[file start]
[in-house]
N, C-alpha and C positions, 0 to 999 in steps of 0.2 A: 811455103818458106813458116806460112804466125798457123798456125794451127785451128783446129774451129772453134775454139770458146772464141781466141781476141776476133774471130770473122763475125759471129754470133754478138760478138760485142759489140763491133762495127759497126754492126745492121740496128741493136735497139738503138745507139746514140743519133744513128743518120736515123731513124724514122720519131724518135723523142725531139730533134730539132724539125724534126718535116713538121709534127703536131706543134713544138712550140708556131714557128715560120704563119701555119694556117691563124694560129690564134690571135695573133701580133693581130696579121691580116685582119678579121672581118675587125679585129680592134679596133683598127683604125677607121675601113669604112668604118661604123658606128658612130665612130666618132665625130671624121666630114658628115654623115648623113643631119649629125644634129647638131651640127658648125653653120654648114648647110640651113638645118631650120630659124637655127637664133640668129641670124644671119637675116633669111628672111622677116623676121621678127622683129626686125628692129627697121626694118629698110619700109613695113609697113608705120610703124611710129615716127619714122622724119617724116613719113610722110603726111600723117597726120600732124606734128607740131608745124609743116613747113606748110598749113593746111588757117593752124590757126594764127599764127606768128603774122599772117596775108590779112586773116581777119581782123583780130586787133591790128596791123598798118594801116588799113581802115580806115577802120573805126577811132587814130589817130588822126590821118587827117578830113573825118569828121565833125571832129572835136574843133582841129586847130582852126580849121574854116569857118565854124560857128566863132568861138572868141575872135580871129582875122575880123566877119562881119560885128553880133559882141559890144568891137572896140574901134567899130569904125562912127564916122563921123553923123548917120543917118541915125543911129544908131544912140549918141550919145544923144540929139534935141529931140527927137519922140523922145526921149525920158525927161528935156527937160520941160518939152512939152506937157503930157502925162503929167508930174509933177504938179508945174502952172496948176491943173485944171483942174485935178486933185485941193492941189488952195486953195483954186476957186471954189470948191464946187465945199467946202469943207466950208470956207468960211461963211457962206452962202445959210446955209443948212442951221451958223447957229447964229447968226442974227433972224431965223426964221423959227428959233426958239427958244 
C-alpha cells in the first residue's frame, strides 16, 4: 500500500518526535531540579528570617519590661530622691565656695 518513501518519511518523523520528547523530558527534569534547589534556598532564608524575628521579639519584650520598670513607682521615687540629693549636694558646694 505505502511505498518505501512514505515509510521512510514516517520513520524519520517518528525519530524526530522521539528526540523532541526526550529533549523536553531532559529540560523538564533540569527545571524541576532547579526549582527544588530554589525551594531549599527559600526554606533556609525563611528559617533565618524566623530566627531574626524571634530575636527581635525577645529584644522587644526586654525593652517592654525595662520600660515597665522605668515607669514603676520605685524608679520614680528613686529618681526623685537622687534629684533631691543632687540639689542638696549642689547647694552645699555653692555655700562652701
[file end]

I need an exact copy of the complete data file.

[in-house]
N, C-alpha and C positions, 0 to 999 in steps of 0.2 A: 811455103818458106813458116806460112804466125798457123798456125794451127785451128783446129774451129772453134775454139770458146772464141781466141781476141776476133774471130770473122763475125759471129754470133754478138760478138760485142759489140763491133762495127759497126754492126745492121740496128741493136735497139738503138745507139746514140743519133744513128743518120736515123731513124724514122720519131724518135723523142725531139730533134730539132724539125724534126718535116713538121709534127703536131706543134713544138712550140708556131714557128715560120704563119701555119694556117691563124694560129690564134690571135695573133701580133693581130696579121691580116685582119678579121672581118675587125679585129680592134679596133683598127683604125677607121675601113669604112668604118661604123658606128658612130665612130666618132665625130671624121666630114658628115654623115648623113643631119649629125644634129647638131651640127658648125653653120654648114648647110640651113638645118631650120630659124637655127637664133640668129641670124644671119637675116633669111628672111622677116623676121621678127622683129626686125628692129627697121626694118629698110619700109613695113609697113608705120610703124611710129615716127619714122622724119617724116613719113610722110603726111600723117597726120600732124606734128607740131608745124609743116613747113606748110598749113593746111588757117593752124590757126594764127599764127606768128603774122599772117596775108590779112586773116581777119581782123583780130586787133591790128596791123598798118594801116588799113581802115580806115577802120573805126577811132587814130589817130588822126590821118587827117578830113573825118569828121565833125571832129572835136574843133582841129586847130582852126580849121574854116569857118565854124560857128566863132568861138572868141575872135580871129582875122575880123566877119562881119560885128553880133559882141559890144568891137572896140574901134567899130569904125562912127564916122563921123553923123548917120543917118541915125543911129544908131544912140549918141550919145544923144540929139534935141529931140527927137519922140523922145526921149525920158525927161528935156527937160520941160518939152512939152506937157503930157502925162503929167508930174509933177504938179508945174502952172496948176491943173485944171483942174485935178486933185485941193492941189488952195486953195483954186476957186471954189470948191464946187465945199467946202469943207466950208470956207468960211461963211457962206452962202445959210446955209443948212442951221451958223447957229447964229447968226442974227433972224431965223426964221423959227428959233426958239427958244 
C-alpha cells in the first residue's frame, strides 16, 4: 500500500518526535531540579528570617519590661530622691565656695 518513501518519511518523523520528547523530558527534569534547589534556598532564608524575628521579639519584650520598670513607682521615687540629693549636694558646694 505505502511505498518505501512514505515509510521512510514516517520513520524519520517518528525519530524526530522521539528526540523532541526526550529533549523536553531532559529540560523538564533540569527545571524541576532547579526549582527544588530554589525551594531549599527559600526554606533556609525563611528559617533565618524566623530566627531574626524571634530575636527581635525577645529584644522587644526586654525593652517592654525595662520600660515597665522605668515607669514603676520605685524608679520614680528613686529618681526623685537622687534629684533631691543632687540639689542638696549642689547647694552645699555653692555655700562652701